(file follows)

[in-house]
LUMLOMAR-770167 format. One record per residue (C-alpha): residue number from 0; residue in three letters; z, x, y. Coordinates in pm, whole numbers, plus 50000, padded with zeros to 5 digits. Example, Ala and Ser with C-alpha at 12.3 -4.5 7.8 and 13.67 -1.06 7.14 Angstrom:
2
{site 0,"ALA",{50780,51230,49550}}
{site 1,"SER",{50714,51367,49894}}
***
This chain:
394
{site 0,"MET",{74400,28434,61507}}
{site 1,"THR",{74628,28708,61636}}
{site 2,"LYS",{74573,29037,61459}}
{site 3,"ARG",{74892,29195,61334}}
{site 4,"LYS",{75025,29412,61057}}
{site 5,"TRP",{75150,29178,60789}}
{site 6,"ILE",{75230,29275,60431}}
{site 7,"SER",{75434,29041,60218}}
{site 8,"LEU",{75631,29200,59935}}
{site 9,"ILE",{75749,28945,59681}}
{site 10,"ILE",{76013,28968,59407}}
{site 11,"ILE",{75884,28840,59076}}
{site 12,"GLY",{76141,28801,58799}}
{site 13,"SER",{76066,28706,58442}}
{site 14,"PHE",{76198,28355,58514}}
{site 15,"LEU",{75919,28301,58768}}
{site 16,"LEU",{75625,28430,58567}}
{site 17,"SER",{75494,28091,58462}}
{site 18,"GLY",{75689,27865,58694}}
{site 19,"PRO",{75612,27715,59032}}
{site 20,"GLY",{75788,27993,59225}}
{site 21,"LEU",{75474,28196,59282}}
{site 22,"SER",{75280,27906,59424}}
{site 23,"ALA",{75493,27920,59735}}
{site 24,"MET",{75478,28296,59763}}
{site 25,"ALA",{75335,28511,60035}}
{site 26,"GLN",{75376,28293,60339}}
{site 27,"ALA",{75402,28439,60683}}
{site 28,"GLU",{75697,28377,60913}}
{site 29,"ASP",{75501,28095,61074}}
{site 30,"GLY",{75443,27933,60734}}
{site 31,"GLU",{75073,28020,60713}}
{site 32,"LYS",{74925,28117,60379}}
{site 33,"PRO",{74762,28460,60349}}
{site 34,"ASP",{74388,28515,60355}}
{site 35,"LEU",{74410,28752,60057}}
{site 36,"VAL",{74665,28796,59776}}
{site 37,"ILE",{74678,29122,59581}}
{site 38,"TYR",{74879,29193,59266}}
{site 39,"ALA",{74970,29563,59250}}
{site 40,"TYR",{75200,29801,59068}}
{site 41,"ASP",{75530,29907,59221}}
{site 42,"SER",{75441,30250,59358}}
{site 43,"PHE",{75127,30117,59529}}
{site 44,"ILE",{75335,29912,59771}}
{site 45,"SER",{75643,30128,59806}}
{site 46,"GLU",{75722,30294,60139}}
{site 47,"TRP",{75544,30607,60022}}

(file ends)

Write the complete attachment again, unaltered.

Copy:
[in-house]
LUMLOMAR-770167 format. One record per residue (C-alpha): residue number from 0; residue in three letters; z, x, y. Coordinates in pm, whole numbers, plus 50000, padded with zeros to 5 digits. Example, Ala and Ser with C-alpha at 12.3 -4.5 7.8 and 13.67 -1.06 7.14 Angstrom:
2
{site 0,"ALA",{50780,51230,49550}}
{site 1,"SER",{50714,51367,49894}}
***
This chain:
394
{site 0,"MET",{74400,28434,61507}}
{site 1,"THR",{74628,28708,61636}}
{site 2,"LYS",{74573,29037,61459}}
{site 3,"ARG",{74892,29195,61334}}
{site 4,"LYS",{75025,29412,61057}}
{site 5,"TRP",{75150,29178,60789}}
{site 6,"ILE",{75230,29275,60431}}
{site 7,"SER",{75434,29041,60218}}
{site 8,"LEU",{75631,29200,59935}}
{site 9,"ILE",{75749,28945,59681}}
{site 10,"ILE",{76013,28968,59407}}
{site 11,"ILE",{75884,28840,59076}}
{site 12,"GLY",{76141,28801,58799}}
{site 13,"SER",{76066,28706,58442}}
{site 14,"PHE",{76198,28355,58514}}
{site 15,"LEU",{75919,28301,58768}}
{site 16,"LEU",{75625,28430,58567}}
{site 17,"SER",{75494,28091,58462}}
{site 18,"GLY",{75689,27865,58694}}
{site 19,"PRO",{75612,27715,59032}}
{site 20,"GLY",{75788,27993,59225}}
{site 21,"LEU",{75474,28196,59282}}
{site 22,"SER",{75280,27906,59424}}
{site 23,"ALA",{75493,27920,59735}}
{site 24,"MET",{75478,28296,59763}}
{site 25,"ALA",{75335,28511,60035}}
{site 26,"GLN",{75376,28293,60339}}
{site 27,"ALA",{75402,28439,60683}}
{site 28,"GLU",{75697,28377,60913}}
{site 29,"ASP",{75501,28095,61074}}
{site 30,"GLY",{75443,27933,60734}}
{site 31,"GLU",{75073,28020,60713}}
{site 32,"LYS",{74925,28117,60379}}
{site 33,"PRO",{74762,28460,60349}}
{site 34,"ASP",{74388,28515,60355}}
{site 35,"LEU",{74410,28752,60057}}
{site 36,"VAL",{74665,28796,59776}}
{site 37,"ILE",{74678,29122,59581}}
{site 38,"TYR",{74879,29193,59266}}
{site 39,"ALA",{74970,29563,59250}}
{site 40,"TYR",{75200,29801,59068}}
{site 41,"ASP",{75530,29907,59221}}
{site 42,"SER",{75441,30250,59358}}
{site 43,"PHE",{75127,30117,59529}}
{site 44,"ILE",{75335,29912,59771}}
{site 45,"SER",{75643,30128,59806}}
{site 46,"GLU",{75722,30294,60139}}
{site 47,"TRP",{75544,30607,60022}}